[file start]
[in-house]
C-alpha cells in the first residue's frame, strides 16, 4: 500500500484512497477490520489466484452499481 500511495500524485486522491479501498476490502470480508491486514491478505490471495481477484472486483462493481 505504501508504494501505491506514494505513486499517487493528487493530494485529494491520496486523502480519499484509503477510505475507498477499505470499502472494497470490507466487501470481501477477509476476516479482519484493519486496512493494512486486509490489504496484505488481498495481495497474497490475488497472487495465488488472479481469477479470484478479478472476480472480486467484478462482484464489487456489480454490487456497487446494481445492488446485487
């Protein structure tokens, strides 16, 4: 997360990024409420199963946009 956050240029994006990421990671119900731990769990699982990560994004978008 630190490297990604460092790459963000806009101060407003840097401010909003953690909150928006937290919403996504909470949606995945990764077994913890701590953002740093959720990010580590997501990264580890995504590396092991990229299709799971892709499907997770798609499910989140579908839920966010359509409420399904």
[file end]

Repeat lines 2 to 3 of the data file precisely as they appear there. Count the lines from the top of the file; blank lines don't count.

C-alpha cells in the first residue's frame, strides 16, 4: 500500500484512497477490520489466484452499481 500511495500524485486522491479501498476490502470480508491486514491478505490471495481477484472486483462493481 505504501508504494501505491506514494505513486499517487493528487493530494485529494491520496486523502480519499484509503477510505475507498477499505470499502472494497470490507466487501470481501477477509476476516479482519484493519486496512493494512486486509490489504496484505488481498495481495497474497490475488497472487495465488488472479481469477479470484478479478472476480472480486467484478462482484464489487456489480454490487456497487446494481445492488446485487
């Protein structure tokens, strides 16, 4: 997360990024409420199963946009 956050240029994006990421990671119900731990769990699982990560994004978008 630190490297990604460092790459963000806009101060407003840097401010909003953690909150928006937290919403996504909470949606995945990764077994913890701590953002740093959720990010580590997501990264580890995504590396092991990229299709799971892709499907997770798609499910989140579908839920966010359509409420399904």